Australia fails to reintroduce temporary visa for refugees
The Australian Government will not be able to reintroduce the so-called Temporary Protection Visas (TPVs). Those visas were used by the last conservative government in order to confer three-year right to stay for asylum seekers.
The visas were abolished by the last Labor government of Australia but, during the last general election campaign in September 2013, the opposition Coalition promised to reintroduce TPVs if re-elected. The Coalition won the election; using his executive powers, the newly appointed immigration minister Scott Morrison took steps to reintroduce TPVs. The Australian Parliament, however, rejected the proposal.
Therefore no more protection visas will be given to the 33 000 refugees that already live in Australia. Those visas grant temporary residence to asylum seekers as their name suggests. The asylum seekers that are already in Australia will be given bridge visas until their cases are decided by the Australian Department of Immigration and Citizenship. Asylum seekers who arrived in Australia after 13 August 2012 and have been issued with bridging visas (Bridging Visa E) are not allowed to work or to leave Australia pending the determination of their applications.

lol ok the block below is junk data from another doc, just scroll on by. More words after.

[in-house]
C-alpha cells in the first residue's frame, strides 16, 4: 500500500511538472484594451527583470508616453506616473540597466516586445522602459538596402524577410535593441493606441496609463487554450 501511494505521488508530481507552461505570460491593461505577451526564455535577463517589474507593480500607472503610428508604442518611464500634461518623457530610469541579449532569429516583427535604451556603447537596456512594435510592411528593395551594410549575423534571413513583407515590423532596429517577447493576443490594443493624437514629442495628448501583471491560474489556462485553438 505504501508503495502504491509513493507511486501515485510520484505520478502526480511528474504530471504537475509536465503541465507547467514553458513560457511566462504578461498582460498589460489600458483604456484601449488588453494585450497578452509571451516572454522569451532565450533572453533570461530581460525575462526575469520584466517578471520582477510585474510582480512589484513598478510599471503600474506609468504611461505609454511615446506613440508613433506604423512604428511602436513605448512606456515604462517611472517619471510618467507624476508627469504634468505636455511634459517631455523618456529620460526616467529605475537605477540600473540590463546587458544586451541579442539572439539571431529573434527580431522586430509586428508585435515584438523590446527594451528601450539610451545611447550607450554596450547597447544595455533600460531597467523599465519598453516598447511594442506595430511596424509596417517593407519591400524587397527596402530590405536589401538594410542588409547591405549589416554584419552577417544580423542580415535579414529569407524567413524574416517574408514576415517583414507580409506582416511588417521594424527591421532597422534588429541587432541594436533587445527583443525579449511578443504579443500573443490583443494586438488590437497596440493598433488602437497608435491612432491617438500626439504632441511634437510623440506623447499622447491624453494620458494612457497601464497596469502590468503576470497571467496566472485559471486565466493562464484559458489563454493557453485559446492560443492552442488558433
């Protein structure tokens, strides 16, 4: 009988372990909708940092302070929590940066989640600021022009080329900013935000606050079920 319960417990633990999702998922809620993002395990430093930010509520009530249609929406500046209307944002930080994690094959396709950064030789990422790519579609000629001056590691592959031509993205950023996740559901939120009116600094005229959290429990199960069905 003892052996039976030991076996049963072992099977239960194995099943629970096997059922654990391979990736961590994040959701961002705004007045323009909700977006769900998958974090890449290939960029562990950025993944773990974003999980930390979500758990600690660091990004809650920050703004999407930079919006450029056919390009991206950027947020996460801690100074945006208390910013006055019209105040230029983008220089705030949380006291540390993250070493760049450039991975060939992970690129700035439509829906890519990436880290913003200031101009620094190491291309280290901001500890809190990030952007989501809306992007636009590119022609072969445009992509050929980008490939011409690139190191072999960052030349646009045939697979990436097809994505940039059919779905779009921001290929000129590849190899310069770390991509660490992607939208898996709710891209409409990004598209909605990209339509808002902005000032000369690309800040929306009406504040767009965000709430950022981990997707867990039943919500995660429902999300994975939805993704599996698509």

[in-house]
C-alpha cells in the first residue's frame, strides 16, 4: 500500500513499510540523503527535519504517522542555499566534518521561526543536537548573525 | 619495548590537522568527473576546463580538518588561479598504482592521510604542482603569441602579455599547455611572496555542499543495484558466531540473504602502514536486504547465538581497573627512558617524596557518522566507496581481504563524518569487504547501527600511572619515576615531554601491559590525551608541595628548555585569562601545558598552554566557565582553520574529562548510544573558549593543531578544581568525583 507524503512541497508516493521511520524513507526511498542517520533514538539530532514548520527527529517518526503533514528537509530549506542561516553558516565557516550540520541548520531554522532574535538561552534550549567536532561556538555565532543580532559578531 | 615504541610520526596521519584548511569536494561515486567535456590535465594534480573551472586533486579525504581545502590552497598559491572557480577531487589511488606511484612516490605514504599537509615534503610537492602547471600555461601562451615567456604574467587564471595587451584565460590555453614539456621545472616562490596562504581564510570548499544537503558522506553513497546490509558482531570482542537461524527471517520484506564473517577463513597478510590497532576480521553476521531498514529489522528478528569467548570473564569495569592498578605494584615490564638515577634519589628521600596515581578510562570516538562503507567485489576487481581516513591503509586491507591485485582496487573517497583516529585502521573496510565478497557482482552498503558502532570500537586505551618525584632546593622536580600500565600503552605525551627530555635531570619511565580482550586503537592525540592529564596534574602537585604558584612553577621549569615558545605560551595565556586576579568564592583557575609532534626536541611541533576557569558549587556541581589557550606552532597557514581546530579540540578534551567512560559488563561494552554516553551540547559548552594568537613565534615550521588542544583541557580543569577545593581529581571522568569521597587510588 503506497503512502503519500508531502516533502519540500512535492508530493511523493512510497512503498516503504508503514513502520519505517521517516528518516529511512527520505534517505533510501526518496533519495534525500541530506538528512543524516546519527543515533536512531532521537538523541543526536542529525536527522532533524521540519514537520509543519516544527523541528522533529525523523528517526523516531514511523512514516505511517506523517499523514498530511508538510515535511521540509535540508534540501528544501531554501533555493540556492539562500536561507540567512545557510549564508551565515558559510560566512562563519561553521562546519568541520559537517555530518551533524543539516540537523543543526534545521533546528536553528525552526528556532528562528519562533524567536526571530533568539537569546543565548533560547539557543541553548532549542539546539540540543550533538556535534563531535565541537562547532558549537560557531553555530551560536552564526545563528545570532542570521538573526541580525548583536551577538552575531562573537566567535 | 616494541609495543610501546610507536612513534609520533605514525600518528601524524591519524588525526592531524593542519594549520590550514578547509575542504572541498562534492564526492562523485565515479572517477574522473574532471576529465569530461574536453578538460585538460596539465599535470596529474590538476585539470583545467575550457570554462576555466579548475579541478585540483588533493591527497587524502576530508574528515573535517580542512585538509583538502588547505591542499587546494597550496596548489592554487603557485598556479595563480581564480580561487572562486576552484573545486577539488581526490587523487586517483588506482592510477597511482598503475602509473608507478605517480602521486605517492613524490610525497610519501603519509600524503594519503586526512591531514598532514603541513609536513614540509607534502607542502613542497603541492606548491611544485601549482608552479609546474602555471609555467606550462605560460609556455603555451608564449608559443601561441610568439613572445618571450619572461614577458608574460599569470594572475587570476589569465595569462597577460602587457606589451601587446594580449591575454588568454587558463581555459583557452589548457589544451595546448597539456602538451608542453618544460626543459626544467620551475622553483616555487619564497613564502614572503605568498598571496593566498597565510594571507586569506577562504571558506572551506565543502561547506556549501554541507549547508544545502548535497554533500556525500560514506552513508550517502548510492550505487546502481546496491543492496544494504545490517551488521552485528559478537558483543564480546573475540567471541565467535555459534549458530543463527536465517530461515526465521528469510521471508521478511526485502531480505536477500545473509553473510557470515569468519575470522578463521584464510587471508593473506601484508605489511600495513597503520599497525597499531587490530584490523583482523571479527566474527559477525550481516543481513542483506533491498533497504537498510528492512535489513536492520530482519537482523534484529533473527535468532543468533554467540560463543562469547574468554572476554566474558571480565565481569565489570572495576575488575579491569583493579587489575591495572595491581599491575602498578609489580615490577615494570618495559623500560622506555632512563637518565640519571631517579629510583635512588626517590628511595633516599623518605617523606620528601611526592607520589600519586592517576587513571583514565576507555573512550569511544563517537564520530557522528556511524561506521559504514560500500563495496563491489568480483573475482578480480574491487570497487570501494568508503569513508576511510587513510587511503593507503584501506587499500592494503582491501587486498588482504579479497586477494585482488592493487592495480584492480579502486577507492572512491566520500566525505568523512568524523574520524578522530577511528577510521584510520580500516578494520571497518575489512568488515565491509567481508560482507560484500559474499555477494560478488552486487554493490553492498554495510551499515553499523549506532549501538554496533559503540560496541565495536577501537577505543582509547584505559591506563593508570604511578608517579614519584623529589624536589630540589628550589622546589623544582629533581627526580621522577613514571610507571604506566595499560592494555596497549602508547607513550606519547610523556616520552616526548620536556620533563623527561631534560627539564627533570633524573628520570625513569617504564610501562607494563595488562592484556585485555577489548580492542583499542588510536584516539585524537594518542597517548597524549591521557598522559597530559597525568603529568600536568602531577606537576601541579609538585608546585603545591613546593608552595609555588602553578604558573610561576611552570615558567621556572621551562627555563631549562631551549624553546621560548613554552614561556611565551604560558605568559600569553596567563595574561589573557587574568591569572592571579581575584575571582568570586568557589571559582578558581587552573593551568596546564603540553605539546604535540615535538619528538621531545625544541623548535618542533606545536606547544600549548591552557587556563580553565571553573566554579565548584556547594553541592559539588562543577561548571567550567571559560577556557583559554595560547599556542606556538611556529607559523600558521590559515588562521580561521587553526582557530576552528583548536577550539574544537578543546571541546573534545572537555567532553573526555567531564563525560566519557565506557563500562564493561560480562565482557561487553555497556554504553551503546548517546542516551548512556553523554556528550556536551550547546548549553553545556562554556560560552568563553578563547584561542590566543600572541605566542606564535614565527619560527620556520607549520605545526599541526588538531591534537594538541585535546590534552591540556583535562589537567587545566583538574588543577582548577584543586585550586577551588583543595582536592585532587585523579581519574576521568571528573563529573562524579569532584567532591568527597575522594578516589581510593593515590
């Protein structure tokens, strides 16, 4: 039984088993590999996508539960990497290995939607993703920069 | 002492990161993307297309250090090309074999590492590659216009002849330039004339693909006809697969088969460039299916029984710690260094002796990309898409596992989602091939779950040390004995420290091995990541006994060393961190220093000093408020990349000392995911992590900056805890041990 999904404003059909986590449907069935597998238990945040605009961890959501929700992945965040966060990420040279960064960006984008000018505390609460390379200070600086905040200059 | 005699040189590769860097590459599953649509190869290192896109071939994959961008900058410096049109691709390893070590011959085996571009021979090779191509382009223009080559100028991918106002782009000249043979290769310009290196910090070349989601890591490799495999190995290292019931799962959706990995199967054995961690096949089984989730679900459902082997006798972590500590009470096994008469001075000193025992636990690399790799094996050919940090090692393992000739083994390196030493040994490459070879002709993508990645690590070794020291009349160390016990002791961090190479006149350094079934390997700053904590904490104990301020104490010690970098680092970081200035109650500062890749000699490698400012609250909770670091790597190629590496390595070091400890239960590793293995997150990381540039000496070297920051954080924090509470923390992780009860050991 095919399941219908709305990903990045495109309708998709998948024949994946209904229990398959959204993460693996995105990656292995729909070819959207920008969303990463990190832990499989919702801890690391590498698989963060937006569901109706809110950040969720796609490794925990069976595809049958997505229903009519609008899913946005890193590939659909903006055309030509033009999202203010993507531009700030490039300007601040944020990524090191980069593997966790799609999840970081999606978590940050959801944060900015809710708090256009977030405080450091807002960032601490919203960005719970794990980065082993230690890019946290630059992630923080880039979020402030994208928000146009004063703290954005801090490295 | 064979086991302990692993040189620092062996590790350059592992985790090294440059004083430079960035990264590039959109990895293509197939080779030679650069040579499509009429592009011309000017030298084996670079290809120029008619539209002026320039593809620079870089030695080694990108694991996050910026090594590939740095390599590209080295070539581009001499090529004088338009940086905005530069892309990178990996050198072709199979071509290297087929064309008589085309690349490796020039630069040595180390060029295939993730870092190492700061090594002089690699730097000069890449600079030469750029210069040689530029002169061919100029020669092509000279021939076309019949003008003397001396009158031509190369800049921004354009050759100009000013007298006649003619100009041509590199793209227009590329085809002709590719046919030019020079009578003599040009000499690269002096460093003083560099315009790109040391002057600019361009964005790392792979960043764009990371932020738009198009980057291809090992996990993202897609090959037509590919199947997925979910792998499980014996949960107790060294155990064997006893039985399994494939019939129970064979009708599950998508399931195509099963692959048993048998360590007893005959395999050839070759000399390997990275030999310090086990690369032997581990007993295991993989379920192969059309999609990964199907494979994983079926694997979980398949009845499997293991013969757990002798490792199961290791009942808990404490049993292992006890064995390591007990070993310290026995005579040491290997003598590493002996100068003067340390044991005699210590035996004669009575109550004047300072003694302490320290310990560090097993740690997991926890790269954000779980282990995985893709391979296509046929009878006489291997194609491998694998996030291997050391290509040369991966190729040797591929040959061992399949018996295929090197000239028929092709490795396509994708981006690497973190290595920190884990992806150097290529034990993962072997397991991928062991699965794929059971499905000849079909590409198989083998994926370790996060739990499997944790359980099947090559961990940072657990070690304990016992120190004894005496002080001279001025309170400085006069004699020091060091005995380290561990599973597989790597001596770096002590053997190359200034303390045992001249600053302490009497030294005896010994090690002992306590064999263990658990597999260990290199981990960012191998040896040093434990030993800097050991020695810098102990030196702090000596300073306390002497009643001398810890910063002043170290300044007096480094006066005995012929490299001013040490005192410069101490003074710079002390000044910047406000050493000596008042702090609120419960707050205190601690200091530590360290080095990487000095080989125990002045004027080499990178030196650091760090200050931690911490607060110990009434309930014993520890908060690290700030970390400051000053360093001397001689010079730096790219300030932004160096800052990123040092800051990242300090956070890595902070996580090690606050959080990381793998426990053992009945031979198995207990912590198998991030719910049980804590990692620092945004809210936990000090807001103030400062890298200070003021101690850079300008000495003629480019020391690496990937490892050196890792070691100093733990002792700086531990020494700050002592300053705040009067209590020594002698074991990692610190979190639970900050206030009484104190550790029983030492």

The Australian Immigration Minister Scott Morrison place the blame for the unsuccessful attempt to reintroduce the temporary visas on the opposition and claimed that many asylum seekers will suffer because of this decision. According to him the government still remains committed to the reintroduction of temporary protection visas.
He added ‘what a way to treat some of the world’s most vulnerable people who have come here seeking help; to say that we are going to keep you in permanent limbo and to say to some of the ‘we’re not even going to process your claims’.